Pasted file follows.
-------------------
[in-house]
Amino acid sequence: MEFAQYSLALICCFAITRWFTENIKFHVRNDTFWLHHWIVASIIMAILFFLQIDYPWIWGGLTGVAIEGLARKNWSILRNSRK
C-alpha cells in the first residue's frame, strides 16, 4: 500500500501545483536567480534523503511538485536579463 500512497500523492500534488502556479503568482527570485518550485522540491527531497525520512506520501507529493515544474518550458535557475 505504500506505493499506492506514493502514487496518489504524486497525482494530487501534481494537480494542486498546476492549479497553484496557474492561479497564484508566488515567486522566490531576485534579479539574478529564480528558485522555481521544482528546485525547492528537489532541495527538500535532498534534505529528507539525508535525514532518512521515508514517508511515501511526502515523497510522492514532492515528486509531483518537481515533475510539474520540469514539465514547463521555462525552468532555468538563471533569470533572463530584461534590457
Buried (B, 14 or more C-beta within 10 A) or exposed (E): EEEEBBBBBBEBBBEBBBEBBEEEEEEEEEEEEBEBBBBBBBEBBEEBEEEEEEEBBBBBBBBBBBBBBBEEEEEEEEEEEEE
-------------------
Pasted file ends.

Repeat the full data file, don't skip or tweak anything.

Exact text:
[in-house]
Amino acid sequence: MEFAQYSLALICCFAITRWFTENIKFHVRNDTFWLHHWIVASIIMAILFFLQIDYPWIWGGLTGVAIEGLARKNWSILRNSRK
C-alpha cells in the first residue's frame, strides 16, 4: 500500500501545483536567480534523503511538485536579463 500512497500523492500534488502556479503568482527570485518550485522540491527531497525520512506520501507529493515544474518550458535557475 505504500506505493499506492506514493502514487496518489504524486497525482494530487501534481494537480494542486498546476492549479497553484496557474492561479497564484508566488515567486522566490531576485534579479539574478529564480528558485522555481521544482528546485525547492528537489532541495527538500535532498534534505529528507539525508535525514532518512521515508514517508511515501511526502515523497510522492514532492515528486509531483518537481515533475510539474520540469514539465514547463521555462525552468532555468538563471533569470533572463530584461534590457
Buried (B, 14 or more C-beta within 10 A) or exposed (E): EEEEBBBBBBEBBBEBBBEBBEEEEEEEEEEEEBEBBBBBBBEBBEEBEEEEEEEBBBBBBBBBBBBBBBEEEEEEEEEEEEE